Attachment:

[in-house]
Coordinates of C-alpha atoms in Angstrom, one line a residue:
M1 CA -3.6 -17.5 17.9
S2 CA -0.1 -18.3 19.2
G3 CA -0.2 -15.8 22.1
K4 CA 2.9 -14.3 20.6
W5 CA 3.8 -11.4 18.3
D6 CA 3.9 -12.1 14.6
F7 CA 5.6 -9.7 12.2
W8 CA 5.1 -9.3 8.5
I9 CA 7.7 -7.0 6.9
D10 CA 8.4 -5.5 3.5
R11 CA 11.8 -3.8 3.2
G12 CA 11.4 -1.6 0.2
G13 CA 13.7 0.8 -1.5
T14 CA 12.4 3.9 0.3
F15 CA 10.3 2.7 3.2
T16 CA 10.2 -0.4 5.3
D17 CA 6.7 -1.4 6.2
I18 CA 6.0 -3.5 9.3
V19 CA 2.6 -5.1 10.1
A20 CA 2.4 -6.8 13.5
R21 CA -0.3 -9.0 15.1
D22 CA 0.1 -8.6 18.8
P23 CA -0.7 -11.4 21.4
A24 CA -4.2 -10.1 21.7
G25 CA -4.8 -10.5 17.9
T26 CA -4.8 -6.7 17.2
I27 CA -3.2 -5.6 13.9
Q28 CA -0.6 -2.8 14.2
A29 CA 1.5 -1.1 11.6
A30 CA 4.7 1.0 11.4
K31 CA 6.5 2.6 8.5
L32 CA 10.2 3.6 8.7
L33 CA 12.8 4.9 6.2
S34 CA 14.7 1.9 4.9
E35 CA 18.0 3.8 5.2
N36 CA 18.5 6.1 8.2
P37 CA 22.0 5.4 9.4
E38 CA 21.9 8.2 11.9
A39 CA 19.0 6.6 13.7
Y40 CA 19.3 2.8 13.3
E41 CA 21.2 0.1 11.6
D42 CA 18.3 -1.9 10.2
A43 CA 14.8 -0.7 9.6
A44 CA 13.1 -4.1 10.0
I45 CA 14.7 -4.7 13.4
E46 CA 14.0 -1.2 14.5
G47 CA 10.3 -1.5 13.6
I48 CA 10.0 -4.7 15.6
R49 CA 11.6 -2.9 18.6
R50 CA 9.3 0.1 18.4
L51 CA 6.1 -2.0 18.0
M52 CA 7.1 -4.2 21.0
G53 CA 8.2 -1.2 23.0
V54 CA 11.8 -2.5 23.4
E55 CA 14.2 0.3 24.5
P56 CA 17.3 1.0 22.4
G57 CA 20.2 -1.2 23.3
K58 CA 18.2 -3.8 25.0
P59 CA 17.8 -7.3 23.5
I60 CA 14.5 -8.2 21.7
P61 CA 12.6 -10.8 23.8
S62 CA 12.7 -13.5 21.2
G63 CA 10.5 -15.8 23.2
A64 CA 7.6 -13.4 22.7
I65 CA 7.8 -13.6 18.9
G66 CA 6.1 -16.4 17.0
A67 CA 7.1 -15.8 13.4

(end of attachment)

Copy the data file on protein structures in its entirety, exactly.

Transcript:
[in-house]
Coordinates of C-alpha atoms in Angstrom, one line a residue:
M1 CA -3.6 -17.5 17.9
S2 CA -0.1 -18.3 19.2
G3 CA -0.2 -15.8 22.1
K4 CA 2.9 -14.3 20.6
W5 CA 3.8 -11.4 18.3
D6 CA 3.9 -12.1 14.6
F7 CA 5.6 -9.7 12.2
W8 CA 5.1 -9.3 8.5
I9 CA 7.7 -7.0 6.9
D10 CA 8.4 -5.5 3.5
R11 CA 11.8 -3.8 3.2
G12 CA 11.4 -1.6 0.2
G13 CA 13.7 0.8 -1.5
T14 CA 12.4 3.9 0.3
F15 CA 10.3 2.7 3.2
T16 CA 10.2 -0.4 5.3
D17 CA 6.7 -1.4 6.2
I18 CA 6.0 -3.5 9.3
V19 CA 2.6 -5.1 10.1
A20 CA 2.4 -6.8 13.5
R21 CA -0.3 -9.0 15.1
D22 CA 0.1 -8.6 18.8
P23 CA -0.7 -11.4 21.4
A24 CA -4.2 -10.1 21.7
G25 CA -4.8 -10.5 17.9
T26 CA -4.8 -6.7 17.2
I27 CA -3.2 -5.6 13.9
Q28 CA -0.6 -2.8 14.2
A29 CA 1.5 -1.1 11.6
A30 CA 4.7 1.0 11.4
K31 CA 6.5 2.6 8.5
L32 CA 10.2 3.6 8.7
L33 CA 12.8 4.9 6.2
S34 CA 14.7 1.9 4.9
E35 CA 18.0 3.8 5.2
N36 CA 18.5 6.1 8.2
P37 CA 22.0 5.4 9.4
E38 CA 21.9 8.2 11.9
A39 CA 19.0 6.6 13.7
Y40 CA 19.3 2.8 13.3
E41 CA 21.2 0.1 11.6
D42 CA 18.3 -1.9 10.2
A43 CA 14.8 -0.7 9.6
A44 CA 13.1 -4.1 10.0
I45 CA 14.7 -4.7 13.4
E46 CA 14.0 -1.2 14.5
G47 CA 10.3 -1.5 13.6
I48 CA 10.0 -4.7 15.6
R49 CA 11.6 -2.9 18.6
R50 CA 9.3 0.1 18.4
L51 CA 6.1 -2.0 18.0
M52 CA 7.1 -4.2 21.0
G53 CA 8.2 -1.2 23.0
V54 CA 11.8 -2.5 23.4
E55 CA 14.2 0.3 24.5
P56 CA 17.3 1.0 22.4
G57 CA 20.2 -1.2 23.3
K58 CA 18.2 -3.8 25.0
P59 CA 17.8 -7.3 23.5
I60 CA 14.5 -8.2 21.7
P61 CA 12.6 -10.8 23.8
S62 CA 12.7 -13.5 21.2
G63 CA 10.5 -15.8 23.2
A64 CA 7.6 -13.4 22.7
I65 CA 7.8 -13.6 18.9
G66 CA 6.1 -16.4 17.0
A67 CA 7.1 -15.8 13.4